In 1859, the house of Antal Melhardt stood in the northern neighborhood of the present bank building, on the site of which lawyer János Lehner built his house, where he had his law office from 1938. After the nationalization, it was used simultaneously as a police station and a pharmacy, and eventually became the headquarters of the Patriotic Popular Front.
In the middle of the 19th century, the houses of Henrik Hoffmann and Mihály Csenterics stood to the north of it, the latter built an inn on the plot, which was called “Pupos inn” from 1897. In 1939, the houses of tinsmith Jenő Wallentin and joiner István Horváth were built on its site.
To the north of today’s bank building, on the site of the five houses, the headquarters of the Hungarian Post Office in Marcali was built in 1990, and it still operates there today. To the north of these plots, the buildings of the Széchényi estate, five farm buildings and a dwelling house were located. All of them were painted red with white framing, which is why, for example, the building parallel to the street was called the “Red Stable”. (It was one of the sites of executions by White Guards in 1919.) The bailiff of the estate, later a cartwright, a blacksmith and a chief-steward lived in the dwelling house. This one and the long stable parallel to the street were demolished in 1945. The apartment building that provided service residence for military officers was built here.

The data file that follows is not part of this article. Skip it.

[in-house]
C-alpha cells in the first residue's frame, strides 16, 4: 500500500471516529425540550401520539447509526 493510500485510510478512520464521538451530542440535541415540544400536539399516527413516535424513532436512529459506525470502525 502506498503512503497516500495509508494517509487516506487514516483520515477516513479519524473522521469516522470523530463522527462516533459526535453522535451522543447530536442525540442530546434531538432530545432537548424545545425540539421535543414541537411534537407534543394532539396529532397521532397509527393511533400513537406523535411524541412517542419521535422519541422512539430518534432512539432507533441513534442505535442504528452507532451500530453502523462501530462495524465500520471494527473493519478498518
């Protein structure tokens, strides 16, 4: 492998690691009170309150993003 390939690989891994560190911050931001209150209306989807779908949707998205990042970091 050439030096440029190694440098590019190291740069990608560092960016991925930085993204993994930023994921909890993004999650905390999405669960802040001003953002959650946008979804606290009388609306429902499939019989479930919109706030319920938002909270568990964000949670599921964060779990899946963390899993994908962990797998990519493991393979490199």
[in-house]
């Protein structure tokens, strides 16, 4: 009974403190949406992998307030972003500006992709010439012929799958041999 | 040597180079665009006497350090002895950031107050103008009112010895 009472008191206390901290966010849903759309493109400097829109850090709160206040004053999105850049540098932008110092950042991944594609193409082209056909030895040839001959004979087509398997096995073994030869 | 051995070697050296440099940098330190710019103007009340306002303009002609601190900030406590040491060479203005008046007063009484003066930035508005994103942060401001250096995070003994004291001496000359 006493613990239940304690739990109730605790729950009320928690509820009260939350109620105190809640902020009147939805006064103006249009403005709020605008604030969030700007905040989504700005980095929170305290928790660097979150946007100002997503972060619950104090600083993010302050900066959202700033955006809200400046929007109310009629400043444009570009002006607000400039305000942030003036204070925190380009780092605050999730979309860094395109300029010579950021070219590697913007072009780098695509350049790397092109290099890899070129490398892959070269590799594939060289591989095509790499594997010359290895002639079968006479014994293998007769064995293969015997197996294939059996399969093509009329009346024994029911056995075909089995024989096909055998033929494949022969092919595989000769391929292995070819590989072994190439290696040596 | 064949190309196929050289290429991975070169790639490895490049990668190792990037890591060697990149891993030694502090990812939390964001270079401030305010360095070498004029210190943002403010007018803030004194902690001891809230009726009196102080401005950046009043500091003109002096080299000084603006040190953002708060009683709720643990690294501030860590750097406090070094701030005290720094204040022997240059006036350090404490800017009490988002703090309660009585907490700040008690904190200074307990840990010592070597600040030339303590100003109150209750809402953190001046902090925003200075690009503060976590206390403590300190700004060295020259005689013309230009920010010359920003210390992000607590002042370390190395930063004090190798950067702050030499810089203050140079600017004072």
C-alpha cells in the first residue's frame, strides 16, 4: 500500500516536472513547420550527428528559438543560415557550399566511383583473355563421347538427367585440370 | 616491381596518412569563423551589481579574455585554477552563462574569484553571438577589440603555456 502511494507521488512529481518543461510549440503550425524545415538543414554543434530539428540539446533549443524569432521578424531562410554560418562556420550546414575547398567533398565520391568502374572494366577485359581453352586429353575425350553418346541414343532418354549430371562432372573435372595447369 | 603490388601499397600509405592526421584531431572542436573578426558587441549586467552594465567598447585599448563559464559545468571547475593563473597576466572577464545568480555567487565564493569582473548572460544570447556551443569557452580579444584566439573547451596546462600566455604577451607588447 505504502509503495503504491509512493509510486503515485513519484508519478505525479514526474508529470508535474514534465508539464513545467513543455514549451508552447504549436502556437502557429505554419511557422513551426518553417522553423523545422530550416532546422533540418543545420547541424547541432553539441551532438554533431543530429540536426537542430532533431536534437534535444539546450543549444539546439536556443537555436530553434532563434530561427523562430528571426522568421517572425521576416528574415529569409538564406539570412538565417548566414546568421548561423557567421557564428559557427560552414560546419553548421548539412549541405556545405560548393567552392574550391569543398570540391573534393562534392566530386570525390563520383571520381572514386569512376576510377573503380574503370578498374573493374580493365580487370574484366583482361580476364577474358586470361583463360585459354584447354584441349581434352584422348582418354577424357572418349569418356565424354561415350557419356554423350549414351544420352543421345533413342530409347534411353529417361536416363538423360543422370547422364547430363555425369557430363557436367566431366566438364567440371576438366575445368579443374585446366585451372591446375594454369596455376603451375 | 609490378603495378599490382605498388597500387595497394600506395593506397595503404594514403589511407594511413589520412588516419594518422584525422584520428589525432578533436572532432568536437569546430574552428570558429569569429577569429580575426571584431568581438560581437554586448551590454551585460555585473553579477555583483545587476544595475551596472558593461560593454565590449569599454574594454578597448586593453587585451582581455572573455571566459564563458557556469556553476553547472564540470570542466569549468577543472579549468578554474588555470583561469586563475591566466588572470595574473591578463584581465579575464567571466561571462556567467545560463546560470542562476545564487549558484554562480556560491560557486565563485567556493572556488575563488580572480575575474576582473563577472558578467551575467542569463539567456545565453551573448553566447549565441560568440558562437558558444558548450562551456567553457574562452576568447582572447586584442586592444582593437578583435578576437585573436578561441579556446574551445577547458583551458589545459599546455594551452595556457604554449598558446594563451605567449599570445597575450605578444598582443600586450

1.| View of the west side of Rákóczi Street: Party Headquarters, Police Station, residential buildings (Photograph: Béla Jávori, 1974)
2.| Plan of the house of joiner István Horváth. This building was the fifth house north of today’s Cooperative Savings Bank (Drawing by Gergely Csomós, 1939)
3.| After the nationalization, the residence and office of lawyer János Lehner became the headquarters of the Marcali Police (Picture postcard detail, 1958)
4.| The Post Office building in Marcali in 2022 (Photograph: József Ilácsa)
5.| The present Post Office building was built on the site of the houses behind the marching pioneers between 1987 and 1990 (Photograph, 1970s)